Brainzooming – All Posts | The Brainzooming Group - Part 5 – page 5
0

I’ll admit it upfront: I’m not a huge fan of highly-involved, fun strategic planning icebreaker activities that don’t provide direct value to the strategic thinking we need to do.

Granted, the contribution doesn’t have to be something that will go into the final strategic plan.

But if we’re going to invest any amount of time for fun strategic planning icebreaker activities, they need to directly contribute to a fun environment or help the group to network and collaborate more effectively during the day.

So, with the idea of sharing ideas that still leave you with lots of flexibility, here are strategic planning icebreaker activities you can develop to best suit your strategy group’s needs. You can use these idea starters and imagine what will be most effective in any setting.

8 Strategic Planning Ice Breaker Activities

  • Ask a question that even people that have worked together for a very long time would have never asked and discussed previously.
  • Have people quickly pair up (or multiple up) and create something they will need during later strategy activities.
  • Give everyone an individual question that fits them perfectly. Have them ask the question of everyone. During introductions, the group introduces each individual as they share all their answers about a specific person.
  • Ask a most, least, best, or worst question that everyone answers.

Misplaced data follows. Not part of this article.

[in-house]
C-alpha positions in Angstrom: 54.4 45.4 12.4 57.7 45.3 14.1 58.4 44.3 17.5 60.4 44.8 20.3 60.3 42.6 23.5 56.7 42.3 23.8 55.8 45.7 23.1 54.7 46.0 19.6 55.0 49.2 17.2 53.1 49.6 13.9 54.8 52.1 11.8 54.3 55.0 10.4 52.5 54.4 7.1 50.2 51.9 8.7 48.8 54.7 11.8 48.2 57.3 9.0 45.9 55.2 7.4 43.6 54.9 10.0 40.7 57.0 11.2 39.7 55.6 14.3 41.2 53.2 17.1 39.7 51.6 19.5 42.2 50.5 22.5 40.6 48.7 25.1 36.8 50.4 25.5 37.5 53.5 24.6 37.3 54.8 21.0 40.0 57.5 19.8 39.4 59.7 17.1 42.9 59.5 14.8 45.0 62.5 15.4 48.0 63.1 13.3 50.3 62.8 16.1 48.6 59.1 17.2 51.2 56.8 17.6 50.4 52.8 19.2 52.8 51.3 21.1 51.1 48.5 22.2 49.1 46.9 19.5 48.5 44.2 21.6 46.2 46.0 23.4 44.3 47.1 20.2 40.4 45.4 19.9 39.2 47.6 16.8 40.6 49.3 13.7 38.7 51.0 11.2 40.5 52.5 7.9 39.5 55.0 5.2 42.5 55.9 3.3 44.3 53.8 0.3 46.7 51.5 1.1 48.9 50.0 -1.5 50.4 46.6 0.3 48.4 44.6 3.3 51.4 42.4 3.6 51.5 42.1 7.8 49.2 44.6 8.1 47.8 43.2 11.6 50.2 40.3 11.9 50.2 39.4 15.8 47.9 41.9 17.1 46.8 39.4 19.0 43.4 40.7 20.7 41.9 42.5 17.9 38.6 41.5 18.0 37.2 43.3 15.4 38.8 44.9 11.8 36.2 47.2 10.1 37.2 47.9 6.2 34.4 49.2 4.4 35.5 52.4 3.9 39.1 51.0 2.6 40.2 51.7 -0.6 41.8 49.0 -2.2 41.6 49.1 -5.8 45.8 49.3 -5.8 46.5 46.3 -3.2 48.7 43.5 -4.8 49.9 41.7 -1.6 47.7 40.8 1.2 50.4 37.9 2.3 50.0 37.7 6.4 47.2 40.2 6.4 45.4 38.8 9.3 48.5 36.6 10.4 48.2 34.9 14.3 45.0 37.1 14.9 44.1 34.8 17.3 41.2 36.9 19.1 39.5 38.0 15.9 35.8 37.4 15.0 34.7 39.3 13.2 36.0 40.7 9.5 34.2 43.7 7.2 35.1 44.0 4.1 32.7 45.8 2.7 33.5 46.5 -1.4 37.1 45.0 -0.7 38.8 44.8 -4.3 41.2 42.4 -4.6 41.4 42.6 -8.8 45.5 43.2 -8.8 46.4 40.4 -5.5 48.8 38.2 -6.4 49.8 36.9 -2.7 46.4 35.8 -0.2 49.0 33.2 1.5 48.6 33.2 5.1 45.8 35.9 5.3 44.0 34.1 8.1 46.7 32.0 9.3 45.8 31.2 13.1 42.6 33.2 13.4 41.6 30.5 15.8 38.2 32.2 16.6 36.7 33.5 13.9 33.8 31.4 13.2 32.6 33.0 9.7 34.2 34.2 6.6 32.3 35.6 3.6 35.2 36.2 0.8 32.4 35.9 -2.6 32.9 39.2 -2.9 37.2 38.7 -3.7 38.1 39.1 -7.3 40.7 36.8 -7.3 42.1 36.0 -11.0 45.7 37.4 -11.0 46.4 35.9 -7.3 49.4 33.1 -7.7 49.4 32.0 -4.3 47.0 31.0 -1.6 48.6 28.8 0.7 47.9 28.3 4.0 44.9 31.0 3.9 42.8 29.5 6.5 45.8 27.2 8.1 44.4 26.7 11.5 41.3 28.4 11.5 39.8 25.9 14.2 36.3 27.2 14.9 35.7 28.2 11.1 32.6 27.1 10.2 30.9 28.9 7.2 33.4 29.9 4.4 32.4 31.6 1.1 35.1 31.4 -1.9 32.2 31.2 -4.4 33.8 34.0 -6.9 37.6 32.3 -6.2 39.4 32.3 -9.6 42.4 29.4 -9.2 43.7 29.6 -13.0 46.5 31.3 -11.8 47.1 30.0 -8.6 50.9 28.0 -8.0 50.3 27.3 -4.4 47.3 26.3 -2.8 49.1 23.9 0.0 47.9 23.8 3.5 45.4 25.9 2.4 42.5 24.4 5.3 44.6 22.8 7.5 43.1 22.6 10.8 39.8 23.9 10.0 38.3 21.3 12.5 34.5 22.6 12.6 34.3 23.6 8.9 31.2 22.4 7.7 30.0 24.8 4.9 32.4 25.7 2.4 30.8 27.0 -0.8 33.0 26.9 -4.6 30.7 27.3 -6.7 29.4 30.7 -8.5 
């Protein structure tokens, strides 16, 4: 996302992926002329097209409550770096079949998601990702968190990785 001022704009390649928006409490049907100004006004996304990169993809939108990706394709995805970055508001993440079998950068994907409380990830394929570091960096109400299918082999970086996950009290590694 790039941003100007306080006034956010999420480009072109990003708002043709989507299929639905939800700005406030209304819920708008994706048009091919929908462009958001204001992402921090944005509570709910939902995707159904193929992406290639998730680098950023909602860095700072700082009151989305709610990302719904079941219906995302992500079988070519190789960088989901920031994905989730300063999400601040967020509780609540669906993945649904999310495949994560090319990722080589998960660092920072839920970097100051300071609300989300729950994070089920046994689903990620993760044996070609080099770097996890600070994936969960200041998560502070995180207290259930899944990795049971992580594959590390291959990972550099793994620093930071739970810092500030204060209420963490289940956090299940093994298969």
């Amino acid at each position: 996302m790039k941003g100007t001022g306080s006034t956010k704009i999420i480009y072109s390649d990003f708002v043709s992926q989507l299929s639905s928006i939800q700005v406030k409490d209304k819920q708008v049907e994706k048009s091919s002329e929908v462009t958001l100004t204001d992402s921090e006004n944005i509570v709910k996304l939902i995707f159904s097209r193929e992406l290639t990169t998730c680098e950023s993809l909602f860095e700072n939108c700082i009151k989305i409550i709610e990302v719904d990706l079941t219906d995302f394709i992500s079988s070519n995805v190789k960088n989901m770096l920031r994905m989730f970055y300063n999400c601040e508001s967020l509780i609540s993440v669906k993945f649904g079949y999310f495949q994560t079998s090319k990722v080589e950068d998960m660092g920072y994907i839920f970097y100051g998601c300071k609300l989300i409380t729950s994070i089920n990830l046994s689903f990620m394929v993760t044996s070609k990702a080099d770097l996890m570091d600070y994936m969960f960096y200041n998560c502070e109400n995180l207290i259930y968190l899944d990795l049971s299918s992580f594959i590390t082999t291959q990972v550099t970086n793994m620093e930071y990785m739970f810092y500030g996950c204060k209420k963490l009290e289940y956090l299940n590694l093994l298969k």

• Ask a first question: What was your first friend? First love? First job? First thing you did this morning? The first thing you do in a new city?
  • Ask a last question: Last thing on your mind? Last time you felt like a kid? Last time you were shocked? Last time you did something that scared you?
  • Ask a never question: What are you never doing? Have never done but would like to? Never thought (when you were young) that you would (or wouldn’t) be doing this all the time? Something you never thought you’d admit this to a group of co-workers but here it is?
  • Create a laundry list of odd (but not necessarily embarrassing) activities. Have people select one to do when it is their turn to introduce themselves.

Do you see a starting point in these ideas? If so, let us know what you try and how it works. If not, try here, here, or here for even more fun strategic planning icebreaker activities you could try. – Mike Brown

 

fun-ideas-strategic-planning11 Ideas to Make a Strategic Planning Process More Fun!

Yes, strategic planning can be fun . . . if you know the right ways to liven it up while still developing solid strategies! If you’re intrigued by the possibilities, download our FREE eBook, “11 Fun Ideas for Strategic Planning.”

Download Your FREE eBook! 11 Fun Ideas for Strategic Planning

Enjoy this article? Subscribe to the free Brainzooming blog email updates.

Mike Brown

Founder of The Brainzooming Group, and an expert on strategy, creativity, and innovation. Mike is a frequent speaker on innovation, strategic thinking, and social media.

More Posts - Website

Follow Me:
TwitterFacebookLinkedInPinterestGoogle Plus

Continue Reading

0

Here is Emma Alvarez Gibson’s report from a conference she recently attended. With a lot of suggestions and a little bit of arm-twisting, Emma implemented the ideas captured in our Introvert’s Guide: 23 Ideas to Meet New People at a Conference. She’s being very kind to share how she fared implementing the ideas to meet new people even though she was going solo at the conference!

Ways to Meet New People – Confessions of a Conference Newbie by Emma Alvarez Gibson

Make yourself socialize, he said. You need to meet new people, he said.

It’ll be fun, he said.